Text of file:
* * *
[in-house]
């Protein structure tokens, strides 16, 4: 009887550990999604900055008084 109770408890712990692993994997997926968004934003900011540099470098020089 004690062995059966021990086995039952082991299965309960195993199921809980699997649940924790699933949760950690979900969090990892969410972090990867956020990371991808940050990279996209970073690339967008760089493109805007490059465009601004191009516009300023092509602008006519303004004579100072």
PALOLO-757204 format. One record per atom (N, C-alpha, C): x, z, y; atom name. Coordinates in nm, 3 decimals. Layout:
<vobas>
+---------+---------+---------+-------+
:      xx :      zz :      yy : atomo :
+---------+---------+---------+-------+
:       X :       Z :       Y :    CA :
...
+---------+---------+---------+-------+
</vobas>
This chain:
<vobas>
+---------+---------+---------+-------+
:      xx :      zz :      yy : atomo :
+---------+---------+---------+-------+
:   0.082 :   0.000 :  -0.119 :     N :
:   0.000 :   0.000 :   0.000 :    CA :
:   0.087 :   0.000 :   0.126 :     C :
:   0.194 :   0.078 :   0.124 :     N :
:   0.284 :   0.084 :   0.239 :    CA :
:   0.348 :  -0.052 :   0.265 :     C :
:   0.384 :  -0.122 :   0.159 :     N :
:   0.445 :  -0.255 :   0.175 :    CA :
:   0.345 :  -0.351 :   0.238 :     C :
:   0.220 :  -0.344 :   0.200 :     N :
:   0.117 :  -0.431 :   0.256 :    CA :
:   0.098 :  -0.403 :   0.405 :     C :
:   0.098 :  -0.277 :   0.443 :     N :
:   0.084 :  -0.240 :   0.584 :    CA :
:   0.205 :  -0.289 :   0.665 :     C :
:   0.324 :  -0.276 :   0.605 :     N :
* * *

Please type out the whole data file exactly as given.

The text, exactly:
[in-house]
């Protein structure tokens, strides 16, 4: 009887550990999604900055008084 109770408890712990692993994997997926968004934003900011540099470098020089 004690062995059966021990086995039952082991299965309960195993199921809980699997649940924790699933949760950690979900969090990892969410972090990867956020990371991808940050990279996209970073690339967008760089493109805007490059465009601004191009516009300023092509602008006519303004004579100072």
PALOLO-757204 format. One record per atom (N, C-alpha, C): x, z, y; atom name. Coordinates in nm, 3 decimals. Layout:
<vobas>
+---------+---------+---------+-------+
:      xx :      zz :      yy : atomo :
+---------+---------+---------+-------+
:       X :       Z :       Y :    CA :
...
+---------+---------+---------+-------+
</vobas>
This chain:
<vobas>
+---------+---------+---------+-------+
:      xx :      zz :      yy : atomo :
+---------+---------+---------+-------+
:   0.082 :   0.000 :  -0.119 :     N :
:   0.000 :   0.000 :   0.000 :    CA :
:   0.087 :   0.000 :   0.126 :     C :
:   0.194 :   0.078 :   0.124 :     N :
:   0.284 :   0.084 :   0.239 :    CA :
:   0.348 :  -0.052 :   0.265 :     C :
:   0.384 :  -0.122 :   0.159 :     N :
:   0.445 :  -0.255 :   0.175 :    CA :
:   0.345 :  -0.351 :   0.238 :     C :
:   0.220 :  -0.344 :   0.200 :     N :
:   0.117 :  -0.431 :   0.256 :    CA :
:   0.098 :  -0.403 :   0.405 :     C :
:   0.098 :  -0.277 :   0.443 :     N :
:   0.084 :  -0.240 :   0.584 :    CA :
:   0.205 :  -0.289 :   0.665 :     C :
:   0.324 :  -0.276 :   0.605 :     N :